Photos: Institute of Cultural Relics and Archeology of Inner Mongolia
HOHHOT, Dec. 14 (Xinhua) -- Chinese archaeologists have discovered the relics of a large-scale palace dating back 1,000 years in north China's Inner Mongolia Autonomous Region.
The palace, located in Duolun County, was believed to be built in the Liao Dynasty (916-1125 AD), according to the Institute of Cultural Relics and Archeology of Inner Mongolia.
Built on a tall rammed earth platform, the pavilion-style building has a rectangular shape with a bulge on its front. The wall, built with clay, was lime-washed and 1 meter thick. Drainage facilities were found on both sides of the building to prevent erosion.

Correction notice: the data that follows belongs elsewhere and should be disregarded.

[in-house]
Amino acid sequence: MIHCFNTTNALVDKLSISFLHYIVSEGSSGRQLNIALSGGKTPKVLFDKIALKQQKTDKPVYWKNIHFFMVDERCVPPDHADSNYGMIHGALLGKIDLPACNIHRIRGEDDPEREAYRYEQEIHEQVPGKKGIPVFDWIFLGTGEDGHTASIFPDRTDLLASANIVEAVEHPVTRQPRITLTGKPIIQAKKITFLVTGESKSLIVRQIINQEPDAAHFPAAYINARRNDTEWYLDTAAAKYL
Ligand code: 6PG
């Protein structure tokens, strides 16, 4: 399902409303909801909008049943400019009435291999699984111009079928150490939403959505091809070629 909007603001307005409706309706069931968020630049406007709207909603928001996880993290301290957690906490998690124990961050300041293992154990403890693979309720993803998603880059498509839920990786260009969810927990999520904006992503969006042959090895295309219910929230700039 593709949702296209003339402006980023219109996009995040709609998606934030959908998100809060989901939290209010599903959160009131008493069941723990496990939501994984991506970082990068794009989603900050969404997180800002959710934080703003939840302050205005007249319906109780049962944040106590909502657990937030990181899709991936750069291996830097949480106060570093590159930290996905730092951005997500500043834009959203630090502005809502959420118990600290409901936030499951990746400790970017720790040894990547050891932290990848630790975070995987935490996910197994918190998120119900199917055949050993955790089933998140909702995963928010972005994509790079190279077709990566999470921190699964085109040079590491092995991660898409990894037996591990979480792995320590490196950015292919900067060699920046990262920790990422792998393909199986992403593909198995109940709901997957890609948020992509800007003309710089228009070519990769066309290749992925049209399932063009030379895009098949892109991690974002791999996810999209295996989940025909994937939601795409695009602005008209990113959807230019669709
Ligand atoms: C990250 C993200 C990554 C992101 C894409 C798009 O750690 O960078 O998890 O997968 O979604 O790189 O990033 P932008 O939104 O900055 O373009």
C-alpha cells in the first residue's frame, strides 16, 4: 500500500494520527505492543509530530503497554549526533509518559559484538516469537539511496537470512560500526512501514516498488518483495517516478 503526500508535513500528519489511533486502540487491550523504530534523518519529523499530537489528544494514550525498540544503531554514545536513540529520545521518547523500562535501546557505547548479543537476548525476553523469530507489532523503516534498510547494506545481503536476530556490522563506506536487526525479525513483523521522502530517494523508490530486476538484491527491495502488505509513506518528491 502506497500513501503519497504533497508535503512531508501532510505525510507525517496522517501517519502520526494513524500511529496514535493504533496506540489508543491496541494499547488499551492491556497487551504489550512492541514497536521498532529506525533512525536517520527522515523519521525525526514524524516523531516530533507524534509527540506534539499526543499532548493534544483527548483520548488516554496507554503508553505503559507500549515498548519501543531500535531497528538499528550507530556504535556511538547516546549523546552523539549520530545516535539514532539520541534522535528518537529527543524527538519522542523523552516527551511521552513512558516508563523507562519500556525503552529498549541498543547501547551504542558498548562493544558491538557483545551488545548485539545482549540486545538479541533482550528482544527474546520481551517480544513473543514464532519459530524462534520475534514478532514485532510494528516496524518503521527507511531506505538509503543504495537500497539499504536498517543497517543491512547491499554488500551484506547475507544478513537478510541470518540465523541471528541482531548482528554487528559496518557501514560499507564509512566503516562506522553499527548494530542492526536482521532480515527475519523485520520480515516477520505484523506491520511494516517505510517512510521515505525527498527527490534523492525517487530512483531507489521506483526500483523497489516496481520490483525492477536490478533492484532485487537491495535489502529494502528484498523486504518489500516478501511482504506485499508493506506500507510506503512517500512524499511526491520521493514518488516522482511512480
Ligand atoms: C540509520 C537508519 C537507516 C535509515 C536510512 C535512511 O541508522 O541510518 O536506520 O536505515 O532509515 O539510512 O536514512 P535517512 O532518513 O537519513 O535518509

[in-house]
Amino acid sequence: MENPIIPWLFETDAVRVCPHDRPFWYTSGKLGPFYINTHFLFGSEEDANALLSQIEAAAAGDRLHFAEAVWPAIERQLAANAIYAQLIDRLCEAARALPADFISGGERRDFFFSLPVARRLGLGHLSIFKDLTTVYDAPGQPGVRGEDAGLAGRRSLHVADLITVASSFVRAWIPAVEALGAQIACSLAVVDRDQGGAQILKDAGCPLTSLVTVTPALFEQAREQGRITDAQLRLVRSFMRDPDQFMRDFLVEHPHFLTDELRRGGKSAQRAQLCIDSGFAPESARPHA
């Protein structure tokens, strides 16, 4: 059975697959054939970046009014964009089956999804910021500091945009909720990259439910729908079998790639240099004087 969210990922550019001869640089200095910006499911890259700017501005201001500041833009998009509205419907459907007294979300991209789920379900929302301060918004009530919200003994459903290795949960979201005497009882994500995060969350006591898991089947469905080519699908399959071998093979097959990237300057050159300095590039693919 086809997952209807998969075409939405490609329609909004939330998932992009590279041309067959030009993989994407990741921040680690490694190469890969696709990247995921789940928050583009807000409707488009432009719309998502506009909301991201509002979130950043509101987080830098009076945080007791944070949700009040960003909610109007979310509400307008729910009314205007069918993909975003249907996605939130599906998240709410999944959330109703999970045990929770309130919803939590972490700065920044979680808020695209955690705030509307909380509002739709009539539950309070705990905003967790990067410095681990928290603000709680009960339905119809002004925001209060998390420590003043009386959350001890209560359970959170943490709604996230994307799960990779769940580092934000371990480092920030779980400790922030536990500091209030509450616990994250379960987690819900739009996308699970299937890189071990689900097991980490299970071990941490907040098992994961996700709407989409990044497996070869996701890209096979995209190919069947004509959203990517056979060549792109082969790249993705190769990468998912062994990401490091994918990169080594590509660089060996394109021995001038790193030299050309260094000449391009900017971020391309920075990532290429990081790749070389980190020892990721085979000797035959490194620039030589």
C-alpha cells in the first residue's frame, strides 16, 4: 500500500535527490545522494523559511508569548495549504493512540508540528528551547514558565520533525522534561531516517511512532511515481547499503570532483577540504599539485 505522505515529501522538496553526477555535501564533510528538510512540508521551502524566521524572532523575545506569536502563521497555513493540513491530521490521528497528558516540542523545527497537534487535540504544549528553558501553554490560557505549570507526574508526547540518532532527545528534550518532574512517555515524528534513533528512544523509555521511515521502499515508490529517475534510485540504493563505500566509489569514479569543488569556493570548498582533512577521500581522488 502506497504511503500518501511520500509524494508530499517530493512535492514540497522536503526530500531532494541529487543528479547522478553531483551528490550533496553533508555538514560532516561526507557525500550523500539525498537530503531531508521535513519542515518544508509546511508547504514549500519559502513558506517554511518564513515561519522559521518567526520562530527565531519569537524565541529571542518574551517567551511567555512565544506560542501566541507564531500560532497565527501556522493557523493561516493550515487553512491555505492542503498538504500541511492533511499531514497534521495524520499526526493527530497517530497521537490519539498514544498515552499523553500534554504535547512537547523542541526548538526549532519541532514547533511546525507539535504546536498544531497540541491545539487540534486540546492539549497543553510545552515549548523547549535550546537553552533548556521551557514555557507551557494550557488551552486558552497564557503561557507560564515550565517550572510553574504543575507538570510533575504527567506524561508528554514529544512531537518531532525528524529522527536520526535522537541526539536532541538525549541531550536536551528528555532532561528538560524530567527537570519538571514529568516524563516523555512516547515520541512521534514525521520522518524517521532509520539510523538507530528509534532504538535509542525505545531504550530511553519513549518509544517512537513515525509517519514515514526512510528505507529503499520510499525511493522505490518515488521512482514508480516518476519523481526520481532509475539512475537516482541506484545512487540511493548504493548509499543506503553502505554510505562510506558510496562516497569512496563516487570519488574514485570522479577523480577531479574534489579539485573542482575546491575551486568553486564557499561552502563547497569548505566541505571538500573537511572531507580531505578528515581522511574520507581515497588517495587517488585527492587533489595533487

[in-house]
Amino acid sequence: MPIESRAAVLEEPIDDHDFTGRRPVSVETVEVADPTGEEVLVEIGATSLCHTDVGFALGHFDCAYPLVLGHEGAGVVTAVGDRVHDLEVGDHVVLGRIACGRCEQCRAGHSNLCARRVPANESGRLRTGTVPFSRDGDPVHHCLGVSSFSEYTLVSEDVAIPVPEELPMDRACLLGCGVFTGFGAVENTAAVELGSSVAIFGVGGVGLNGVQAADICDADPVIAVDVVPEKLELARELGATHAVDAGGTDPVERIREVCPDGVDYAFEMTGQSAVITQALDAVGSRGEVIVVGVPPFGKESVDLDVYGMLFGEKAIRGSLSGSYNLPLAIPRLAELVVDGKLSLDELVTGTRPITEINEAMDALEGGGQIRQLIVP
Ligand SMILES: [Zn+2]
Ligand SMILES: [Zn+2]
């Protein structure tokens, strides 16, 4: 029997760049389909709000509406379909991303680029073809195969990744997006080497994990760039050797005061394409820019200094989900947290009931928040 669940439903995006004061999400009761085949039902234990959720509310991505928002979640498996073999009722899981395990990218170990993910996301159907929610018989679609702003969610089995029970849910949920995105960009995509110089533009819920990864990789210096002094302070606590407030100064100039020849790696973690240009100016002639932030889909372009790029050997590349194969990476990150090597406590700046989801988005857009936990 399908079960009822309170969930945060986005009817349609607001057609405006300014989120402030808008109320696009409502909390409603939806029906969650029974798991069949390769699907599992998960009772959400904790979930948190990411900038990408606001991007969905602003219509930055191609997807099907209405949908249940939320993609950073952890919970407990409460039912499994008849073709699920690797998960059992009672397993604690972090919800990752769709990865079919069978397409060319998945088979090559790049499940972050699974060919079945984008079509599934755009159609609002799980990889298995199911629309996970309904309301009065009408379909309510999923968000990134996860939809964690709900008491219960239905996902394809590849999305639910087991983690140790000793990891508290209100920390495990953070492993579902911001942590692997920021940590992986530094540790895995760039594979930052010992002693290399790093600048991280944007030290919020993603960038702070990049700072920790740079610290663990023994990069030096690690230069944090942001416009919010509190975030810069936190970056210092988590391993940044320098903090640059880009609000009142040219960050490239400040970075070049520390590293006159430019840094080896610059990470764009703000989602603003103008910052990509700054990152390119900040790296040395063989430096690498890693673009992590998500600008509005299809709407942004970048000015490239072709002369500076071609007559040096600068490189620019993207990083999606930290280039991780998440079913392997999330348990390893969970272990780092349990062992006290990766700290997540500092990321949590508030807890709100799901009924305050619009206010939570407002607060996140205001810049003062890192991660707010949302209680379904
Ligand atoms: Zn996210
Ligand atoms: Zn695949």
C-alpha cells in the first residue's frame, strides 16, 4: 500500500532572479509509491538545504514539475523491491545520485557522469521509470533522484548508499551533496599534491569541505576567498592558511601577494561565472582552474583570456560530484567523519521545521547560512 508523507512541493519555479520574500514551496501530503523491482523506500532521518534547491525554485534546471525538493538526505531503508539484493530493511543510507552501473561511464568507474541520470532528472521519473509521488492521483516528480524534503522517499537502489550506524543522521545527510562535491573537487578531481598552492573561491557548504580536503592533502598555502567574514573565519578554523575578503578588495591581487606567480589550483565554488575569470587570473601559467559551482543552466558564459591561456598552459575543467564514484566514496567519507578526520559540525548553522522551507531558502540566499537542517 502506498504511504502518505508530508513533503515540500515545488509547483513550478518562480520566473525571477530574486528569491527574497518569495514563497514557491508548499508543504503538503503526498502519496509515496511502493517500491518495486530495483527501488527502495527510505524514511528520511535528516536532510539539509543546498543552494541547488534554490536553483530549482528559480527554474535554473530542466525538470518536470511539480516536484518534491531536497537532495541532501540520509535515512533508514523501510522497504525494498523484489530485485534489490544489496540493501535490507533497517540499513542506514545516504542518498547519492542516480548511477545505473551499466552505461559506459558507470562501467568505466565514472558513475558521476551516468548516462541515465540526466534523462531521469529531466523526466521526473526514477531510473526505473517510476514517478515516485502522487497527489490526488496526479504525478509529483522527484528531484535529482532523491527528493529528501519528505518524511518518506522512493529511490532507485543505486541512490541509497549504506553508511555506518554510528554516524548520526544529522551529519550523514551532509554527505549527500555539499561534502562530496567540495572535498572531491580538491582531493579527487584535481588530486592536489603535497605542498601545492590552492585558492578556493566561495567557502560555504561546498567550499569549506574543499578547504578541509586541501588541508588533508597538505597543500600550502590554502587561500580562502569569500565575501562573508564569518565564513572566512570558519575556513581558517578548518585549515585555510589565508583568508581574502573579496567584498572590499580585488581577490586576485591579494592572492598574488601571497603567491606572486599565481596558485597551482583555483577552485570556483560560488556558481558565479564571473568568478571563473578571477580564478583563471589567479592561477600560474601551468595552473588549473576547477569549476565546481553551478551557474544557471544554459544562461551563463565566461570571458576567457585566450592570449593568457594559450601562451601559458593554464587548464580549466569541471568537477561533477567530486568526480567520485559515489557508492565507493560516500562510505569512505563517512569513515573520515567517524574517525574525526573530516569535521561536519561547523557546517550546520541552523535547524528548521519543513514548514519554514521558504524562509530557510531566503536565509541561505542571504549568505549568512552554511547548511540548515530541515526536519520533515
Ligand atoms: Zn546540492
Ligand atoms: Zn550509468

Archaeologists also found many construction materials, including some rare eave tiles featuring human and animal faces. Besides, the large number of color-glazed tiles unearthed from the relics proved that the palace was of high importance.
"The well-preserved site is significant to the archaeological study of the dynasties of Liao, Jin (1115-1234), and Yuan (1271-1368)," said Gai Zhiyong, vice president of the institute.
The Liao Dynasty was founded by the nomadic Khitan and ruled the northern part of China.